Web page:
Why aren't Jonathan Rea’s achievements being recognised more widely?

What can Jonathan Rea do to make his incredible achievements in WorldSBK receive the wider mainstream acclaim they deserve?

Jonathan Rea - Kawasaki Racing Team

In 2017, Jonathan Rea briefly became the household name he deserved to be. 

The mere fact a motorcycle racer had even been included among the BBC Sports Personality of the Year Awards nominees was news in itself, but finishing second of the 12 nominees was otherwise a huge win for the sport in a primetime TV slot.

Yes there may have been a Northern Irish block vote and yes the motorcycling community is famously tight-knit but 80,000 votes - just 3,000 shy of winner Mo Farah - and ahead of the likes of Lewis Hamilton, Adam Peaty and Anthony Joshua was still above and beyond expectations.

COMPARISON: Aprilia RS 660 vs Kawasaki ZX-6R

It seemed the moment had (finally and deservedly) come for Rea to transcend into mainstream media… but it hasn’t happened and it is for shame that the BBC and its panel of experts have actively overlooked him despite adding three more titles in the three years since. I mean, what more can he do?

Indeed, far be it from me to dismiss any of the final six nominees for their achievements (though Tyson Fury won one boxing match all year…) it’s difficult to fathom why a sportsman who has remained at the very top of an international game for six consecutive years is routinely ignored.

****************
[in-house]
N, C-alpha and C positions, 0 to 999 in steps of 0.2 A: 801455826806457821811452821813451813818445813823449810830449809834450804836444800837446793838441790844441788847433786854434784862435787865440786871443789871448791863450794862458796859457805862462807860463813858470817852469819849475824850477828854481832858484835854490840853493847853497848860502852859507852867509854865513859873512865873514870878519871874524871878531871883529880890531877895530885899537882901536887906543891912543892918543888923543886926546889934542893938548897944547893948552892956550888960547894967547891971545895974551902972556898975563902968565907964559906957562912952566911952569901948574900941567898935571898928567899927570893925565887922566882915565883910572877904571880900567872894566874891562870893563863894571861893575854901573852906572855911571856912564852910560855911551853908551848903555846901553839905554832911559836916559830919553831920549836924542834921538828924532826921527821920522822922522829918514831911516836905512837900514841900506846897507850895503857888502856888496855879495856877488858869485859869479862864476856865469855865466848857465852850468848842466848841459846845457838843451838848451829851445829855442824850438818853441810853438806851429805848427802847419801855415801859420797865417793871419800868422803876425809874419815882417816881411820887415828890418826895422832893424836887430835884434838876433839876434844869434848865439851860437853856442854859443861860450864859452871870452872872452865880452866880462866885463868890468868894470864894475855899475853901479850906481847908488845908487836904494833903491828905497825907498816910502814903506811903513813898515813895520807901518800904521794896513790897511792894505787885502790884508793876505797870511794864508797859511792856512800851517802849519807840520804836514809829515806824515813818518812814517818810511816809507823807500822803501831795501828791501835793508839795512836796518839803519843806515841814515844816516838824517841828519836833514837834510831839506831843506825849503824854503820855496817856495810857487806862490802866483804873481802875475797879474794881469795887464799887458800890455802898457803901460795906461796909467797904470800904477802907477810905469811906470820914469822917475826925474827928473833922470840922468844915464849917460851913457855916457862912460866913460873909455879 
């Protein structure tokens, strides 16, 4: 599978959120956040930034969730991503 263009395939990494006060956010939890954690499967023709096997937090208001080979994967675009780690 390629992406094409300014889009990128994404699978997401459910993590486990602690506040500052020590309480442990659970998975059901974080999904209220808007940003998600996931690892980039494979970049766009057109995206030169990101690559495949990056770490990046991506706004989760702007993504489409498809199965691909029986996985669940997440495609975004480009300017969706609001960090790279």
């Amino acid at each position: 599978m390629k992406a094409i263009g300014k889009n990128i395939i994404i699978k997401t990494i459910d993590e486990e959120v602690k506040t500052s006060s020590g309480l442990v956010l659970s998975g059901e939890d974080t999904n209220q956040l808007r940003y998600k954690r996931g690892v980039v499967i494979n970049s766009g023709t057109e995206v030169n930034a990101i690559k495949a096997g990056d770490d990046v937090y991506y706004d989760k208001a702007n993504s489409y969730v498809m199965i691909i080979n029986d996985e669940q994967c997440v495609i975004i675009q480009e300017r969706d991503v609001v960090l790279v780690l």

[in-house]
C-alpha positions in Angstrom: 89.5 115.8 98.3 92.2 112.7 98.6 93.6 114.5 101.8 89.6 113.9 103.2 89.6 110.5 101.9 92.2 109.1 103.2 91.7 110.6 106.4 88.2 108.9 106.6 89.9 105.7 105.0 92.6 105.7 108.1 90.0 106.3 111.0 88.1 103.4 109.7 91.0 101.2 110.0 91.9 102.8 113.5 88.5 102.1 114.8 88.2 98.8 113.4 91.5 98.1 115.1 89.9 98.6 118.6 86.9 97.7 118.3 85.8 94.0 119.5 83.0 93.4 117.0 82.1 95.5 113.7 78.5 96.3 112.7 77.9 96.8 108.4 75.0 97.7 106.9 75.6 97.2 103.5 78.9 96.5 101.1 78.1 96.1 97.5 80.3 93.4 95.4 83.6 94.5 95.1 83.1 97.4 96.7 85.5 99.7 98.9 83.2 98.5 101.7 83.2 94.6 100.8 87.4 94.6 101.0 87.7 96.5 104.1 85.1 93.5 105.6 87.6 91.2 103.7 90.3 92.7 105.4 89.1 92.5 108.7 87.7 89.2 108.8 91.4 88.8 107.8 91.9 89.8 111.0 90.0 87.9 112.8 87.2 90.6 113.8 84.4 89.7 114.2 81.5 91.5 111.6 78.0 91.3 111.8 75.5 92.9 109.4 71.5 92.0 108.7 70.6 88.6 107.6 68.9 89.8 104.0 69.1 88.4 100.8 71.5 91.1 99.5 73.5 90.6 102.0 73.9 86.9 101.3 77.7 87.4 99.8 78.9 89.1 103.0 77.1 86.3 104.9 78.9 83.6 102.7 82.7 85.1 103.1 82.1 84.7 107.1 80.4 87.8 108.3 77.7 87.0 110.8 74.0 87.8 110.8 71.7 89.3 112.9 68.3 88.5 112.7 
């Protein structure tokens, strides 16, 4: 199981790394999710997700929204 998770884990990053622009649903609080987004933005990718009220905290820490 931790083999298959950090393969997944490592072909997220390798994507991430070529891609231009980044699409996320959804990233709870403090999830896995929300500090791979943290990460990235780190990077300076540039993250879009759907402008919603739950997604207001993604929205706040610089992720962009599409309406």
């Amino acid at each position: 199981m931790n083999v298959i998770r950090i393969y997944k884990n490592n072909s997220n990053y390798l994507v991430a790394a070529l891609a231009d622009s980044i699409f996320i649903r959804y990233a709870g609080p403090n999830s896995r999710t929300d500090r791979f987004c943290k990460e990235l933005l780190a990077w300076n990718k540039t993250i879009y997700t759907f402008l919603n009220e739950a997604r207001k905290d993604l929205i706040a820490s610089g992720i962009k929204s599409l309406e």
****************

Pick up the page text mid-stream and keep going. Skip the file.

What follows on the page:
Moreover, Rea hasn’t lucked into any of his titles, while in that time he has smashed almost every WorldSBK record going. Though motorcycle racing may be a touch fringe compared to the sports that have been nominated, it doesn’t diminish the brilliance of his achievements.

Unfortunately, as expected, it was six sportspeople from six commercially wealthy sports with a big fanbase getting the nod for a TV show chasing ratings. As a comparison, Lewis Hamilton’s achievements run relatively parallel to Rea’s yet he’s (still deservedly) now odds-on favourite to take this year’s crown. 

Part of the issue is the arbitrary decision to whittle the former 12 on-the-night nominees down to six, pre-chosen by a panel of ‘experts’, which means anything other than the obvious sports like football and cricket run a greater risk of being consigned to a 1-minute pre-recorded round-up .

Ironically, it has been speculated that it was the success of an ‘unknown’ Rea that motivated the change to ensure only big names were left and there were fewer split-votes between two, say, nominated footballers.

Either way, this is unlikely to phase Rea (I’m seeing your Facebook comments being directed towards the BBC in my mind as I write this…) but really you have to wonder what more he could do to achieve perfection enough just to be recognised.

Ahh, that’s right, play football...